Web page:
When we think that people won’t choose expensive therapy, it’s because we think that when people buy on price, they choose a low cost option.
In fact, the opposite may be true.
A famous advertising campaign for Stella Artois was the “reassuringly expensive” slogan. It implied that the expense was justified by the quality of the product. People will often choose a higher priced product because they think this means a better quality service.
I can already hear your objection to that last sentence:
“but I don’t offer a better quality service!”
Well, if you’re paid more so that you really have the space to concentrate on the clients you’ve got, you will be able to offer a better quality service!
Assumption: People will only pay what i’m willing to pay
How does your own personal history with money affect your expectations?
Do any of these scenarios seem familiar?
- Not enough money for “extras”?
- Free was good?
- We can’t afford anything expensive?
- Choose the cheapest?
Is it possible that a personal history of not having enough money is affecting your ability to assess what people will pay? Could it be influencing you to think that people always buy on the cost of a product?
For many clients who can afford therapy, cost is not an issue.
People are often willing to pay a high price for a problem to be resolved. This can often be true of the people who access private therapy. They’ve made a decision to seek help and they’re willing to pay whatever it takes.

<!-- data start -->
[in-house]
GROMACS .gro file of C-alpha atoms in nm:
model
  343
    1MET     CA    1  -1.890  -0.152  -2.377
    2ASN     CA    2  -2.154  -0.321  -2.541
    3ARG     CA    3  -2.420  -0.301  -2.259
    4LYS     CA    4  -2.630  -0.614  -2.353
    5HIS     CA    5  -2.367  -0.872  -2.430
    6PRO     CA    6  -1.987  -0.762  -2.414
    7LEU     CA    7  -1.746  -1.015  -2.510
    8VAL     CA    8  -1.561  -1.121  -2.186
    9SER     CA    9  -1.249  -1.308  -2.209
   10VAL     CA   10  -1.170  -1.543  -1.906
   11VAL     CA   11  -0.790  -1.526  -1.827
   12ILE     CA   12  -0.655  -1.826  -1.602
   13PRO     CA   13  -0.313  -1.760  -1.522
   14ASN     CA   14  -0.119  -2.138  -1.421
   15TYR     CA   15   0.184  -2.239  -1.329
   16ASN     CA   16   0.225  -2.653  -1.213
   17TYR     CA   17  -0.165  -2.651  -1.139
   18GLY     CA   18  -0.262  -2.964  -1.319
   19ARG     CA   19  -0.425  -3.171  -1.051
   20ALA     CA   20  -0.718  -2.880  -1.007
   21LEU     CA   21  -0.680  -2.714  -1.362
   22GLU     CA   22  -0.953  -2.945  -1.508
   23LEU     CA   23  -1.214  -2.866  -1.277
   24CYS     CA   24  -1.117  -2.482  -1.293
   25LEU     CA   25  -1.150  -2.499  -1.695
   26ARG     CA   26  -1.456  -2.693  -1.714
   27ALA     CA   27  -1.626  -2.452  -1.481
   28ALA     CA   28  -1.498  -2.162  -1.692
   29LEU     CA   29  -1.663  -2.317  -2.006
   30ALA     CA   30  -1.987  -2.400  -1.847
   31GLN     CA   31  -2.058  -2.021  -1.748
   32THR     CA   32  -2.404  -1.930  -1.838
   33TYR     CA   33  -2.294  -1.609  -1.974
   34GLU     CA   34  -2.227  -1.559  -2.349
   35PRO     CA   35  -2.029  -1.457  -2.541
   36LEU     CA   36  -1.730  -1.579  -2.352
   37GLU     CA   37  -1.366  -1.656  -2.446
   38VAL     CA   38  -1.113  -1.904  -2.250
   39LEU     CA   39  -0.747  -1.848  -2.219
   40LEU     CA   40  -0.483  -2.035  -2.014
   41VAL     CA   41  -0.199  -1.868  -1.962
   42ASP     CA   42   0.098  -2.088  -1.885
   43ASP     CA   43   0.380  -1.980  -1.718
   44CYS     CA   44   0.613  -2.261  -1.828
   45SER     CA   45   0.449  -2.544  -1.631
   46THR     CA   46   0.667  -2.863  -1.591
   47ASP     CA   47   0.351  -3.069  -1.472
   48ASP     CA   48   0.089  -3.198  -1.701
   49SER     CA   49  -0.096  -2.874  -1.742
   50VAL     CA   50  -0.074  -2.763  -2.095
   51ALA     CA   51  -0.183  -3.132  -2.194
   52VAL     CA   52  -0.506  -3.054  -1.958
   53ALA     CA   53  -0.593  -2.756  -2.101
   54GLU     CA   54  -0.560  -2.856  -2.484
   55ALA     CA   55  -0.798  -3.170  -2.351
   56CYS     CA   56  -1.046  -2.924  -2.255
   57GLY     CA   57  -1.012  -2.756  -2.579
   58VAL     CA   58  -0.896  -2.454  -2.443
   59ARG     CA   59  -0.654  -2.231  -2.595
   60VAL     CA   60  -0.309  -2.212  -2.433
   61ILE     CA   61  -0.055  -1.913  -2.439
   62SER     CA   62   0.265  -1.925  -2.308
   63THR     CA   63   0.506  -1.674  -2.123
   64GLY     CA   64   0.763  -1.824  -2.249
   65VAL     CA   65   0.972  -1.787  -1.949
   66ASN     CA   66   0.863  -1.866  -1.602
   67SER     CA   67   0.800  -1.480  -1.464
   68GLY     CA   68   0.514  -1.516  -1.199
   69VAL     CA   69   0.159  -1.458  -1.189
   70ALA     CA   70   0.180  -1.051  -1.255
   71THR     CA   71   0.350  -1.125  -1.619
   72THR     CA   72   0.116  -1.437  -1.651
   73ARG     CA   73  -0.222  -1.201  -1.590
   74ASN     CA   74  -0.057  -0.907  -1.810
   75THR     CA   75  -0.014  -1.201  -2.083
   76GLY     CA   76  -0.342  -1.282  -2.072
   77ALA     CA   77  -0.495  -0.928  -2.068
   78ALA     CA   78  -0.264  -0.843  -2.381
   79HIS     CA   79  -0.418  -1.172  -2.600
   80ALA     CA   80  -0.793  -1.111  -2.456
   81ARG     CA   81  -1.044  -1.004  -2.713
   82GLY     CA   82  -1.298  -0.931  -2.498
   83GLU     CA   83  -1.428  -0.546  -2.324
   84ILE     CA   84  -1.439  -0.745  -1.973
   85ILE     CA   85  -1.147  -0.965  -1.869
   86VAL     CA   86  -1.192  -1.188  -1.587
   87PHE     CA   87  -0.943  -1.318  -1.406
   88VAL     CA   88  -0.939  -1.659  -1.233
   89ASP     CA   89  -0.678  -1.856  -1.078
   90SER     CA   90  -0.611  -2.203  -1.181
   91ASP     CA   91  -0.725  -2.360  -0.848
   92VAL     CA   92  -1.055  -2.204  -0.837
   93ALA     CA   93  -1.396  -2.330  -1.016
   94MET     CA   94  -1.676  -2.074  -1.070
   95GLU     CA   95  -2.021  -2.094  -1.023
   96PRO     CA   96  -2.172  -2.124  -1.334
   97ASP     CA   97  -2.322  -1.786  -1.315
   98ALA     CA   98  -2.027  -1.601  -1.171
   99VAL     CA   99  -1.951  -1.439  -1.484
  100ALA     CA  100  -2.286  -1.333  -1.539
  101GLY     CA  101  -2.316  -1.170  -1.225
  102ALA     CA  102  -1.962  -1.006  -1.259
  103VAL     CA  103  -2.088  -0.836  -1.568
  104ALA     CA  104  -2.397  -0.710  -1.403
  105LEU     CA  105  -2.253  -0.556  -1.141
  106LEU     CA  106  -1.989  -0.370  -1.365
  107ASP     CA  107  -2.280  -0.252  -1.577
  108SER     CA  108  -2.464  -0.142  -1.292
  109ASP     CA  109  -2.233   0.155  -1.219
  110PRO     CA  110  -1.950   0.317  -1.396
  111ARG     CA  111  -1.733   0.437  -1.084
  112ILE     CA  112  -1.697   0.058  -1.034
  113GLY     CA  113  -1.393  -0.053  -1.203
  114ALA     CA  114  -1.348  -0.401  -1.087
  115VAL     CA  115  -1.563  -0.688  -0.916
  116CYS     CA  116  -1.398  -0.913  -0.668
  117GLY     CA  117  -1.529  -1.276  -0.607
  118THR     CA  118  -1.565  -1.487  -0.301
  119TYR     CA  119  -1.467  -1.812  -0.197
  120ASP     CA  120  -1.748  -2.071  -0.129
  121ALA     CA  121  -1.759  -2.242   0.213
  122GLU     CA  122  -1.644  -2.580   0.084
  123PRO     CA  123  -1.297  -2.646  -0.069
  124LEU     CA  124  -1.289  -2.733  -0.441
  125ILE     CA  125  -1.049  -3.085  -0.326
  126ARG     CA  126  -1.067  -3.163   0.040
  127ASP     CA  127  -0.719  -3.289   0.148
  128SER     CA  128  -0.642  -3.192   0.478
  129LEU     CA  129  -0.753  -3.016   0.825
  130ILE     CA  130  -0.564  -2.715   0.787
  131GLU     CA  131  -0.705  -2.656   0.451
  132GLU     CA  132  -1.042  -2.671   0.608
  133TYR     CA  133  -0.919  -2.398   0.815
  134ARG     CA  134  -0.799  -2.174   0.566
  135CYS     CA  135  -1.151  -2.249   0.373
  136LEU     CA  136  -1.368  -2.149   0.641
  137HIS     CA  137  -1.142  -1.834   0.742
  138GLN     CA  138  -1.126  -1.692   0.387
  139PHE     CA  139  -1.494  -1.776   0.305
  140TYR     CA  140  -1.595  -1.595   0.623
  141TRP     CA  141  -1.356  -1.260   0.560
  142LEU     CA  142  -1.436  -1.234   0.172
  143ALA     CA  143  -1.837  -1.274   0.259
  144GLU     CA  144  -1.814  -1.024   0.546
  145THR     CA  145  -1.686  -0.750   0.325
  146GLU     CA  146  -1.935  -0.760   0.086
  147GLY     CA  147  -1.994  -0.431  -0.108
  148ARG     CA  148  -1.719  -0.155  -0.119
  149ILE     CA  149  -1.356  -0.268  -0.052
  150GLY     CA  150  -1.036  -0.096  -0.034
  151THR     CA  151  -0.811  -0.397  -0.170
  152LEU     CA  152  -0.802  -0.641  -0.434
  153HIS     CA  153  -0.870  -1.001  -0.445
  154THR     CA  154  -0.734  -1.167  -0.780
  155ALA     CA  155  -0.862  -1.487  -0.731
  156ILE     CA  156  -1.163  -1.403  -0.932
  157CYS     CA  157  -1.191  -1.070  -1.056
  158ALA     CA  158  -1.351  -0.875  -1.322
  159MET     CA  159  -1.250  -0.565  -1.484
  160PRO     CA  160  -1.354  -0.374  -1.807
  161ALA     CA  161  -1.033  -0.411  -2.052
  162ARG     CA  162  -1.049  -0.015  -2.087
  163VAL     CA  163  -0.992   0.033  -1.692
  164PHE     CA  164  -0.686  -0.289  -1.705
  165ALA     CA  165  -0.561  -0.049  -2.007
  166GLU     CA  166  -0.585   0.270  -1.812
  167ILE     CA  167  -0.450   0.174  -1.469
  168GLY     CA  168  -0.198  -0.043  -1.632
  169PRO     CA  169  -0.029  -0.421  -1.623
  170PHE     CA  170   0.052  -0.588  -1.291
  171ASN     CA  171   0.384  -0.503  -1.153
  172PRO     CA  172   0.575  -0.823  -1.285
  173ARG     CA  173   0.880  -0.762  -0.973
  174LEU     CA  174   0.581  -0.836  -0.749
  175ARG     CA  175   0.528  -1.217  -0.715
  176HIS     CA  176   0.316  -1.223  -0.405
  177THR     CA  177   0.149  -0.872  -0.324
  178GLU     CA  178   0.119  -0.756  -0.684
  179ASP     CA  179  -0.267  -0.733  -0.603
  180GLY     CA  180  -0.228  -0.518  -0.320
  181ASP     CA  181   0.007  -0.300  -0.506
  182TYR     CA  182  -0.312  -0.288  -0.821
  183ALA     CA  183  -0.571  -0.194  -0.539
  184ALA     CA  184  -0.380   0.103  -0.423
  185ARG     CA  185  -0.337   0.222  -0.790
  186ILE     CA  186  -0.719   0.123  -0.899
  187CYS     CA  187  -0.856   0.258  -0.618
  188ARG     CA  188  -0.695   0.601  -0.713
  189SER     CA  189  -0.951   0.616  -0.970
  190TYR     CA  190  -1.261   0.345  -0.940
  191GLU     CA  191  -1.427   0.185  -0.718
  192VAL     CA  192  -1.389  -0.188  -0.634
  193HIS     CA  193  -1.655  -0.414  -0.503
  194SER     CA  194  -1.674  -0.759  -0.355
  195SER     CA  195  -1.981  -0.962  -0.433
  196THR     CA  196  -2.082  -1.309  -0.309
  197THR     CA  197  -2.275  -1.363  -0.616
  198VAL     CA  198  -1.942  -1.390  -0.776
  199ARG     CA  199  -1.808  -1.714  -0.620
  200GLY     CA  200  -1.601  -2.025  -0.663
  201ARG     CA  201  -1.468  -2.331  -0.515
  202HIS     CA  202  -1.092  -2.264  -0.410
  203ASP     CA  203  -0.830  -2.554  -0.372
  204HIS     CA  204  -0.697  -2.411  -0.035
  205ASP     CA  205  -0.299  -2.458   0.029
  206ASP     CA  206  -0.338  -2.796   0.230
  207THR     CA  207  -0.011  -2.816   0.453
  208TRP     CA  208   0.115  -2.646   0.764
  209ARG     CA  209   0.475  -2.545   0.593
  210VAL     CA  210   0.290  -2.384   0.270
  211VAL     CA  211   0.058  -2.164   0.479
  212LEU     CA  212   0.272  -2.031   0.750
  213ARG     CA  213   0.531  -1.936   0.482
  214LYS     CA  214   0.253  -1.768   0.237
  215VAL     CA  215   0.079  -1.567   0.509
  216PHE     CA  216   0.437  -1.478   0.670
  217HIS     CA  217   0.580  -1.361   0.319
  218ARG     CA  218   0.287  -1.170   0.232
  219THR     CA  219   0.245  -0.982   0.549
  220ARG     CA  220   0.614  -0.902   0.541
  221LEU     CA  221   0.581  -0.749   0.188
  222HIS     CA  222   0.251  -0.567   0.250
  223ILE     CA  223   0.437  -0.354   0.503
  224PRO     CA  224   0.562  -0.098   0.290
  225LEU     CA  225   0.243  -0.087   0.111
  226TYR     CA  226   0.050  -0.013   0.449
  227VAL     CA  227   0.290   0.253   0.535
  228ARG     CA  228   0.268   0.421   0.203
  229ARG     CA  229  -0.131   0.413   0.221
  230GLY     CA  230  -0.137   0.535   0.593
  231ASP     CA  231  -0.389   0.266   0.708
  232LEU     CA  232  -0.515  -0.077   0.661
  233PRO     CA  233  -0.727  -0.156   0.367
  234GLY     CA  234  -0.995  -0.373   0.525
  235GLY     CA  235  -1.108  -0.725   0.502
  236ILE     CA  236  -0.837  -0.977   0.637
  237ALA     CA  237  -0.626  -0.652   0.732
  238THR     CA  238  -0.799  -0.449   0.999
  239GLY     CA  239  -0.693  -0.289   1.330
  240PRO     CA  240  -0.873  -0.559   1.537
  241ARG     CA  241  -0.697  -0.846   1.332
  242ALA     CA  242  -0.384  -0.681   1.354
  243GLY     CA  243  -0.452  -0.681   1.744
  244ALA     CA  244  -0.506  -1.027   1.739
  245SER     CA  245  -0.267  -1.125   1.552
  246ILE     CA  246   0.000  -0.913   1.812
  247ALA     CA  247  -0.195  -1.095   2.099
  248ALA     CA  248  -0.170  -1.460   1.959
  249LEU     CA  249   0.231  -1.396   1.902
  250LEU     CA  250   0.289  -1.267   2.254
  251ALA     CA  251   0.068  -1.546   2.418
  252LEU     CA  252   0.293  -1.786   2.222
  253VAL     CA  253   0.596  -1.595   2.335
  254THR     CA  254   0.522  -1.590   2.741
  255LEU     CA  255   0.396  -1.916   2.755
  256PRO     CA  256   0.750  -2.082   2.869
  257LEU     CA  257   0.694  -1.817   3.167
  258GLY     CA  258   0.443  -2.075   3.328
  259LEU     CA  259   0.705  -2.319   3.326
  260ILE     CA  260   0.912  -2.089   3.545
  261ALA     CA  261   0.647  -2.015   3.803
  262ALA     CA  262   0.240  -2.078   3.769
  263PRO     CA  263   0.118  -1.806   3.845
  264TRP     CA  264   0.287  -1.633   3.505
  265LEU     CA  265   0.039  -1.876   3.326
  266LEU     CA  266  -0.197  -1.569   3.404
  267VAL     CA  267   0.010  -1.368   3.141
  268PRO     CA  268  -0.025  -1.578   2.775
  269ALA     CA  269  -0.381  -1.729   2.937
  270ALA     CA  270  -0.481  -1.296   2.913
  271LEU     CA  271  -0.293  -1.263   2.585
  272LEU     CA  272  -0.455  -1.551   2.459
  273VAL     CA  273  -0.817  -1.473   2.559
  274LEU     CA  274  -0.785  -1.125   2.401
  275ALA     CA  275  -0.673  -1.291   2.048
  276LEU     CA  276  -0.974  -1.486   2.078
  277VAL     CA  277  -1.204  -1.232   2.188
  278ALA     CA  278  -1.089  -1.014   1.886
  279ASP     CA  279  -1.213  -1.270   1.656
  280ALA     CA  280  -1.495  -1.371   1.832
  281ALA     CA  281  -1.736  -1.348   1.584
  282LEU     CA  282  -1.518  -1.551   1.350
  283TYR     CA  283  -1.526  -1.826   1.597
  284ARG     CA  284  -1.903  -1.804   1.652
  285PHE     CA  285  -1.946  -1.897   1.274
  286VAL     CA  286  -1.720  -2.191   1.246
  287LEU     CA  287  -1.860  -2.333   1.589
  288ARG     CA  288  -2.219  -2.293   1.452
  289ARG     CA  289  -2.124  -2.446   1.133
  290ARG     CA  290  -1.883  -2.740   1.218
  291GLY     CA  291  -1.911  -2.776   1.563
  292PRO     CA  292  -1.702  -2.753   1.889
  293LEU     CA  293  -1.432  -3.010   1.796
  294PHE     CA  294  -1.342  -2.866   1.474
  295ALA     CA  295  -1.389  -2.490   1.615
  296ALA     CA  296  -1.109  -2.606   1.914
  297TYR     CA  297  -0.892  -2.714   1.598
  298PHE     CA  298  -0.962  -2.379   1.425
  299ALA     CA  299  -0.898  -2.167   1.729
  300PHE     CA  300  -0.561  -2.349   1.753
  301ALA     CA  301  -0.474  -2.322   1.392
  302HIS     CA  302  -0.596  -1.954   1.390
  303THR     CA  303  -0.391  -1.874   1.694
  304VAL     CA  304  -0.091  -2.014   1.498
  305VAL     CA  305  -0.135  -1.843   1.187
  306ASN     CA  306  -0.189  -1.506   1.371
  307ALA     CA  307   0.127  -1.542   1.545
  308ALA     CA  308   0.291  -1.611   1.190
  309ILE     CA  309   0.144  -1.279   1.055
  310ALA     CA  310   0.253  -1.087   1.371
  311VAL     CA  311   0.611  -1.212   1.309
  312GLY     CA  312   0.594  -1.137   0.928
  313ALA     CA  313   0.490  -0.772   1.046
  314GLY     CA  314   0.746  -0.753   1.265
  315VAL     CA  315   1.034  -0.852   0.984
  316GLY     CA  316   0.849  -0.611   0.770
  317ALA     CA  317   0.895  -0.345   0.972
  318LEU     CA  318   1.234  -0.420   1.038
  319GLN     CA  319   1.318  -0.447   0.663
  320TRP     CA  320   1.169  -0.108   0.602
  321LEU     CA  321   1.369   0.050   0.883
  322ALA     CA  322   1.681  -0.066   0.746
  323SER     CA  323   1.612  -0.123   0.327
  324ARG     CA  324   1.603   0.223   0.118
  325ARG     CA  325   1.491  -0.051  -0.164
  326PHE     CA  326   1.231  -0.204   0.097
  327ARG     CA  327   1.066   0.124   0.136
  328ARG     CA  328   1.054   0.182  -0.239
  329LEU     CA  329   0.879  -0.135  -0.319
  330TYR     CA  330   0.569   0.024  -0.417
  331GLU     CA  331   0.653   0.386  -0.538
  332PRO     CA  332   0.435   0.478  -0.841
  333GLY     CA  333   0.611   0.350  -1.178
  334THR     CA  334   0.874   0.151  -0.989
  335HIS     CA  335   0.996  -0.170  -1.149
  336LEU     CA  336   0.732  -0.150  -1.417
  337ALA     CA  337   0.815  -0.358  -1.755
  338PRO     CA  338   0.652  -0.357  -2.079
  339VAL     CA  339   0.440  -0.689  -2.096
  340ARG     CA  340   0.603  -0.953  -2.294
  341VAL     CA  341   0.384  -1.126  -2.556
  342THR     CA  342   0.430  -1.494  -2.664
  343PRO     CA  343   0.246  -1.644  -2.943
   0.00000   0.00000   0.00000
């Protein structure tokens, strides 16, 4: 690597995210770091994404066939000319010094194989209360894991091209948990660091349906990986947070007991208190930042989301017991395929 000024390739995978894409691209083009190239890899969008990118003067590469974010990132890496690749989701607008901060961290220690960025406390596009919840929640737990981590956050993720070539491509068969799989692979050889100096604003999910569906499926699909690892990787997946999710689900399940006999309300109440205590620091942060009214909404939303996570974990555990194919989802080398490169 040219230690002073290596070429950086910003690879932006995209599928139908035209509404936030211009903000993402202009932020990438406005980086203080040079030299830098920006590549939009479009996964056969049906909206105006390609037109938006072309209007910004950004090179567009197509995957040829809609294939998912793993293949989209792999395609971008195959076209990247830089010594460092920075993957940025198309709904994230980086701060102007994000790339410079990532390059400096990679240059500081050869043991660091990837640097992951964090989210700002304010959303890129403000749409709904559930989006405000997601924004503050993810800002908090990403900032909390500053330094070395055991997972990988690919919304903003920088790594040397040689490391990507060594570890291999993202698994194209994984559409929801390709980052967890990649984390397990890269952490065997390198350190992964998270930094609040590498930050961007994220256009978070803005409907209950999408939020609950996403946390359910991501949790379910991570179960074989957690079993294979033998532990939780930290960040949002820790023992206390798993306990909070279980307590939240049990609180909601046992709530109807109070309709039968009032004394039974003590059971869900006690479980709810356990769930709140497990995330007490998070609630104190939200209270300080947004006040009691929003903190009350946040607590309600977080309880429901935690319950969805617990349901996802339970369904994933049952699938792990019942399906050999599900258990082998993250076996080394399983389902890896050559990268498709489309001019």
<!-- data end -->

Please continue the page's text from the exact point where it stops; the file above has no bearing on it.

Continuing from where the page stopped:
assumption: Fees in Private Practice have to be affordable
Many counsellors begin their work by volunteering for charities. It means that students gain experience and charities are able to offer a service to marginalised groups.
When moving into private practice, it’s important not to confuse private clients with the clients who access counselling via voluntary organisations. Disadvantaged people are often unable to pay for therapy.
But they are not the clients that private therapy is seeking to reach and fees cannot be set according to their needs.
This may reek of inequality to you. If so, why not recognise your heart for the poor and dispossessed and seek to support them using the resources you earn through your private practice?
If you are exercising self-care through a private practice that pays you a sustainable wage without overworking, you will be able to:
- make financial contributions to charity
A caring person such as yourself can make a difference to people’s lives without having to sacrifice health and wellbeing.
Setting Affordable Fees
Hopefully I have challenged your assumptions about affordable fees for private practice.
However, it’s important to note that fee setting is just one aspect of your marketing offer. It’s important to stand out to potential clients in other ways. It helps to be in a position where they are choosing you because they have decided you’re the most relevant therapist to their needs.
If you’d like to market your private practice in a way that makes you the therapist of choice, why not consider joining the Therapy Growth Group. You can read more about it below.